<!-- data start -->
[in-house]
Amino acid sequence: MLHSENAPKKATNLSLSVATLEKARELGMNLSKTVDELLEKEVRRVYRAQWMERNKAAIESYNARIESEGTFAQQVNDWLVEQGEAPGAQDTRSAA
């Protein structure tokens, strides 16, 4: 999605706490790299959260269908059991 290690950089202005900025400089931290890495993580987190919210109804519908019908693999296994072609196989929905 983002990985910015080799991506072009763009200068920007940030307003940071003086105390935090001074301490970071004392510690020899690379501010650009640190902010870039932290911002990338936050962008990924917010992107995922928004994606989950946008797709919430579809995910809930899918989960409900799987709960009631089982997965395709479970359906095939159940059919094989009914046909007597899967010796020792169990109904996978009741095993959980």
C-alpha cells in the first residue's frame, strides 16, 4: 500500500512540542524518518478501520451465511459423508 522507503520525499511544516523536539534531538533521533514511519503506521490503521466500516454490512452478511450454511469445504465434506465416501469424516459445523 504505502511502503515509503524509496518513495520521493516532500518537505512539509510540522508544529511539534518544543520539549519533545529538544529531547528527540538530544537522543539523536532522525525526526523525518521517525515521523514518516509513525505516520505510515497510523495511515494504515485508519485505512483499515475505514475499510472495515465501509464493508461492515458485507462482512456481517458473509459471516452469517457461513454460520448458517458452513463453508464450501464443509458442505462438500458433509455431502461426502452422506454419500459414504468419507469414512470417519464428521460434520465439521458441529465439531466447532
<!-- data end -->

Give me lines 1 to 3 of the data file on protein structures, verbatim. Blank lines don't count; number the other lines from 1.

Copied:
[in-house]
Amino acid sequence: MLHSENAPKKATNLSLSVATLEKARELGMNLSKTVDELLEKEVRRVYRAQWMERNKAAIESYNARIESEGTFAQQVNDWLVEQGEAPGAQDTRSAA
């Protein structure tokens, strides 16, 4: 999605706490790299959260269908059991 290690950089202005900025400089931290890495993580987190919210109804519908019908693999296994072609196989929905 983002990985910015080799991506072009763009200068920007940030307003940071003086105390935090001074301490970071004392510690020899690379501010650009640190902010870039932290911002990338936050962008990924917010992107995922928004994606989950946008797709919430579809995910809930899918989960409900799987709960009631089982997965395709479970359906095939159940059919094989009914046909007597899967010796020792169990109904996978009741095993959980």